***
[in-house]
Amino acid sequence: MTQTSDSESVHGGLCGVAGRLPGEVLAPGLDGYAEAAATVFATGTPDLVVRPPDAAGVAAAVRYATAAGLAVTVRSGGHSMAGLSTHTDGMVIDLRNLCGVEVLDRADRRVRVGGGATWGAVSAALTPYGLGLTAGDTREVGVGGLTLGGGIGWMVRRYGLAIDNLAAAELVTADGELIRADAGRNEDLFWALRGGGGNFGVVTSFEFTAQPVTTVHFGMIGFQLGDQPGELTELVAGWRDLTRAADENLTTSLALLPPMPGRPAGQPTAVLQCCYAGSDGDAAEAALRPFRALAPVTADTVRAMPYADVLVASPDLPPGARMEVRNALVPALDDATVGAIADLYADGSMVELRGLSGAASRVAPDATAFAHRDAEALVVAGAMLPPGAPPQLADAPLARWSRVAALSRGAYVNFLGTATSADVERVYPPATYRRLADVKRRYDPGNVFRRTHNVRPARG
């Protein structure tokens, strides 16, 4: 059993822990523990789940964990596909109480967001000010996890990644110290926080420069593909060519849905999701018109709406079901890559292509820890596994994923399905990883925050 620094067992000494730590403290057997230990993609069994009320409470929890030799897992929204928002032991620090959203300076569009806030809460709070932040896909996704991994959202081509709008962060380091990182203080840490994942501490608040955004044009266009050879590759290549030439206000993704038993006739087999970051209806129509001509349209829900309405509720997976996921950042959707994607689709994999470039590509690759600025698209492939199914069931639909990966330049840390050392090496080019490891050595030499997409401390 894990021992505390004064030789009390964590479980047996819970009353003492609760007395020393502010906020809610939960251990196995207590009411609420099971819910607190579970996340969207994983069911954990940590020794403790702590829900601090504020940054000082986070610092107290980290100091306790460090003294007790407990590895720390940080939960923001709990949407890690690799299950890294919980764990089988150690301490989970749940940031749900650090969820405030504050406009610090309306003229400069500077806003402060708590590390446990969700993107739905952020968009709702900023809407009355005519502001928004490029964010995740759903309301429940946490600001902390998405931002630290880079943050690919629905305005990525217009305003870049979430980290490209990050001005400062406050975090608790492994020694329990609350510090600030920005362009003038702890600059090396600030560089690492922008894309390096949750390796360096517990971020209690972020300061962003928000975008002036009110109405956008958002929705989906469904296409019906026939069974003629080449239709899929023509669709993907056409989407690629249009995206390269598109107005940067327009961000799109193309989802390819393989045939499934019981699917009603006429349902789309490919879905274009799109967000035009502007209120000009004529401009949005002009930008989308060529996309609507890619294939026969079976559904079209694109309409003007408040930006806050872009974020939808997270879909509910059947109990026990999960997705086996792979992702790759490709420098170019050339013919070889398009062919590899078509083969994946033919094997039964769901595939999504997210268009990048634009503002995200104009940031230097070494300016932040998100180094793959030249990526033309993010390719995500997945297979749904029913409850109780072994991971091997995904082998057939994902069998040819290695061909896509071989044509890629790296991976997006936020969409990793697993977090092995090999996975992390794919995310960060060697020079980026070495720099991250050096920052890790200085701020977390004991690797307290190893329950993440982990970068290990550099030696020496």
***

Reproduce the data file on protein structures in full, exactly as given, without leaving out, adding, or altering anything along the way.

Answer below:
[in-house]
Amino acid sequence: MTQTSDSESVHGGLCGVAGRLPGEVLAPGLDGYAEAAATVFATGTPDLVVRPPDAAGVAAAVRYATAAGLAVTVRSGGHSMAGLSTHTDGMVIDLRNLCGVEVLDRADRRVRVGGGATWGAVSAALTPYGLGLTAGDTREVGVGGLTLGGGIGWMVRRYGLAIDNLAAAELVTADGELIRADAGRNEDLFWALRGGGGNFGVVTSFEFTAQPVTTVHFGMIGFQLGDQPGELTELVAGWRDLTRAADENLTTSLALLPPMPGRPAGQPTAVLQCCYAGSDGDAAEAALRPFRALAPVTADTVRAMPYADVLVASPDLPPGARMEVRNALVPALDDATVGAIADLYADGSMVELRGLSGAASRVAPDATAFAHRDAEALVVAGAMLPPGAPPQLADAPLARWSRVAALSRGAYVNFLGTATSADVERVYPPATYRRLADVKRRYDPGNVFRRTHNVRPARG
């Protein structure tokens, strides 16, 4: 059993822990523990789940964990596909109480967001000010996890990644110290926080420069593909060519849905999701018109709406079901890559292509820890596994994923399905990883925050 620094067992000494730590403290057997230990993609069994009320409470929890030799897992929204928002032991620090959203300076569009806030809460709070932040896909996704991994959202081509709008962060380091990182203080840490994942501490608040955004044009266009050879590759290549030439206000993704038993006739087999970051209806129509001509349209829900309405509720997976996921950042959707994607689709994999470039590509690759600025698209492939199914069931639909990966330049840390050392090496080019490891050595030499997409401390 894990021992505390004064030789009390964590479980047996819970009353003492609760007395020393502010906020809610939960251990196995207590009411609420099971819910607190579970996340969207994983069911954990940590020794403790702590829900601090504020940054000082986070610092107290980290100091306790460090003294007790407990590895720390940080939960923001709990949407890690690799299950890294919980764990089988150690301490989970749940940031749900650090969820405030504050406009610090309306003229400069500077806003402060708590590390446990969700993107739905952020968009709702900023809407009355005519502001928004490029964010995740759903309301429940946490600001902390998405931002630290880079943050690919629905305005990525217009305003870049979430980290490209990050001005400062406050975090608790492994020694329990609350510090600030920005362009003038702890600059090396600030560089690492922008894309390096949750390796360096517990971020209690972020300061962003928000975008002036009110109405956008958002929705989906469904296409019906026939069974003629080449239709899929023509669709993907056409989407690629249009995206390269598109107005940067327009961000799109193309989802390819393989045939499934019981699917009603006429349902789309490919879905274009799109967000035009502007209120000009004529401009949005002009930008989308060529996309609507890619294939026969079976559904079209694109309409003007408040930006806050872009974020939808997270879909509910059947109990026990999960997705086996792979992702790759490709420098170019050339013919070889398009062919590899078509083969994946033919094997039964769901595939999504997210268009990048634009503002995200104009940031230097070494300016932040998100180094793959030249990526033309993010390719995500997945297979749904029913409850109780072994991971091997995904082998057939994902069998040819290695061909896509071989044509890629790296991976997006936020969409990793697993977090092995090999996975992390794919995310960060060697020079980026070495720099991250050096920052890790200085701020977390004991690797307290190893329950993440982990970068290990550099030696020496």